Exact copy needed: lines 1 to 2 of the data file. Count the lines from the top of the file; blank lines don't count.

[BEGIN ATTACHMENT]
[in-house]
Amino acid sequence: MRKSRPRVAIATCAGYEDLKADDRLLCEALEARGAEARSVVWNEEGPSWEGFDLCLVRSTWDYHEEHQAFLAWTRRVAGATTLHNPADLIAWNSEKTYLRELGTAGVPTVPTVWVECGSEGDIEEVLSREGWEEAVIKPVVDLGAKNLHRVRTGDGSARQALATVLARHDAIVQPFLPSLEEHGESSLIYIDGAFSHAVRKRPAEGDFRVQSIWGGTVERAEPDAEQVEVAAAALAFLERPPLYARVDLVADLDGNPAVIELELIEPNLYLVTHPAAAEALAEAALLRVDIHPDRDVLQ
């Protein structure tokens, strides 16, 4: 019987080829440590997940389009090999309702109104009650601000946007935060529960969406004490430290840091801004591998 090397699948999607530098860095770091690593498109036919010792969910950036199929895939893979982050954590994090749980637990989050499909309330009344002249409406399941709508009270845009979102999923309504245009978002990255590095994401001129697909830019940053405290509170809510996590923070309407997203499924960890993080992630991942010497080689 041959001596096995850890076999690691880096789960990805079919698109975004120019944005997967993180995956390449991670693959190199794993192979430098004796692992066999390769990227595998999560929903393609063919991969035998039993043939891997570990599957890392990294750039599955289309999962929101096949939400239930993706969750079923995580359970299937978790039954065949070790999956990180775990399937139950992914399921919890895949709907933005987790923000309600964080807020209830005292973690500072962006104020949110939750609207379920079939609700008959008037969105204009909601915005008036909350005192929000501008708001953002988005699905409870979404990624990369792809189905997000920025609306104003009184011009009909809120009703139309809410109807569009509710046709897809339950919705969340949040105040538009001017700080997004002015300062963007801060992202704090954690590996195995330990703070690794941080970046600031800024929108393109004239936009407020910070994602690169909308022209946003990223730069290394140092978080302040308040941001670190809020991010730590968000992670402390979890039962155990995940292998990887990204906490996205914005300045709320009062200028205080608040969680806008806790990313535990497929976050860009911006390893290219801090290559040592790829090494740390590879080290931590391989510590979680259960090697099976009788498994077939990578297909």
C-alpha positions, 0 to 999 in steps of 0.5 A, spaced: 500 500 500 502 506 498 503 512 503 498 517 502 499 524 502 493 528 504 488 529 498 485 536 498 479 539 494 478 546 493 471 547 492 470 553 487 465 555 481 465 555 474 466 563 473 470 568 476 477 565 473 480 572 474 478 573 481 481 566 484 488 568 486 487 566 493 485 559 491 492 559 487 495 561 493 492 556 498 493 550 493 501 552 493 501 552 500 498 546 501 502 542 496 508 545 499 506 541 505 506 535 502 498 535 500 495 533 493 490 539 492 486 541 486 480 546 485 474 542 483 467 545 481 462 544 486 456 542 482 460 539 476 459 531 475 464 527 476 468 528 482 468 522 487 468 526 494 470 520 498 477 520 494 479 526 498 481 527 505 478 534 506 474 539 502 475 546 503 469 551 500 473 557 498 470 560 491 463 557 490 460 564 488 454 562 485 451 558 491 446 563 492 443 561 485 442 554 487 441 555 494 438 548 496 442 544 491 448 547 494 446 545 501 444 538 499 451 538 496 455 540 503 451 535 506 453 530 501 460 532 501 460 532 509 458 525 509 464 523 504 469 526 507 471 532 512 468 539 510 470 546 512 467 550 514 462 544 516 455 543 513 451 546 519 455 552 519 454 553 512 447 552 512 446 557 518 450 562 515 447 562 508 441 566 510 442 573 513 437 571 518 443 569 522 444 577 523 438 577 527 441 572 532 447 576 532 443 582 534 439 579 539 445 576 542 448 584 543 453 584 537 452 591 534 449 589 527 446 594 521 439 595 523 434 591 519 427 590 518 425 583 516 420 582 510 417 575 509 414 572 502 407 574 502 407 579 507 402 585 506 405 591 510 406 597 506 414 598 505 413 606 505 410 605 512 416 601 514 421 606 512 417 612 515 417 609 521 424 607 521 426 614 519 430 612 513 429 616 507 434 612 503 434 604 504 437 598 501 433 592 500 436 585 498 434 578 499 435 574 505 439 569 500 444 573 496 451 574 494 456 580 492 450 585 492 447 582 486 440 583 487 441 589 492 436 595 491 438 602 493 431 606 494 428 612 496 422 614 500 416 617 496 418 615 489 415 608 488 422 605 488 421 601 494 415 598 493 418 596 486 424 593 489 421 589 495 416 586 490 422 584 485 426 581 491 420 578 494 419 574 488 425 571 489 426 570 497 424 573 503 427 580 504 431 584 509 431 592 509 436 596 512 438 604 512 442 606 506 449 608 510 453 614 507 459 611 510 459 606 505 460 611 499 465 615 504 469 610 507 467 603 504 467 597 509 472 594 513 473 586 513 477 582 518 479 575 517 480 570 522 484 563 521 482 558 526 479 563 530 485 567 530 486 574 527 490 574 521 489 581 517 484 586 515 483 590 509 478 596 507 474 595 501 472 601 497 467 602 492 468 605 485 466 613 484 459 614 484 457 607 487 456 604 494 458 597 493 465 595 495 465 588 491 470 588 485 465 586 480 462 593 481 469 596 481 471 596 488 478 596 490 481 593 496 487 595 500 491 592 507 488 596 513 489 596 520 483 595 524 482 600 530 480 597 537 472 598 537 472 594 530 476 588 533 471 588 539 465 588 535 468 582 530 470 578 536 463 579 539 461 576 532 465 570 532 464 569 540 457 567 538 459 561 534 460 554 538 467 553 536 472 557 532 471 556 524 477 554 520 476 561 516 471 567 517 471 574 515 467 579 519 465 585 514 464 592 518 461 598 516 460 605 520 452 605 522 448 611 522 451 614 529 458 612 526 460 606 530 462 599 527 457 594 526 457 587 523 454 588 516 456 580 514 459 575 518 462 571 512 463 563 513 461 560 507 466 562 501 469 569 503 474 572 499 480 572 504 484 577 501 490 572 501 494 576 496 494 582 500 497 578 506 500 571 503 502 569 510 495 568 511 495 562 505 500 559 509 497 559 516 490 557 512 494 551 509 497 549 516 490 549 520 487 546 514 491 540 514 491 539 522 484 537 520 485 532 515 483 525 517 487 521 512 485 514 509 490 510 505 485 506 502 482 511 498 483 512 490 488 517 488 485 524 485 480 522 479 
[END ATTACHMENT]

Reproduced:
[in-house]
Amino acid sequence: MRKSRPRVAIATCAGYEDLKADDRLLCEALEARGAEARSVVWNEEGPSWEGFDLCLVRSTWDYHEEHQAFLAWTRRVAGATTLHNPADLIAWNSEKTYLRELGTAGVPTVPTVWVECGSEGDIEEVLSREGWEEAVIKPVVDLGAKNLHRVRTGDGSARQALATVLARHDAIVQPFLPSLEEHGESSLIYIDGAFSHAVRKRPAEGDFRVQSIWGGTVERAEPDAEQVEVAAAALAFLERPPLYARVDLVADLDGNPAVIELELIEPNLYLVTHPAAAEALAEAALLRVDIHPDRDVLQ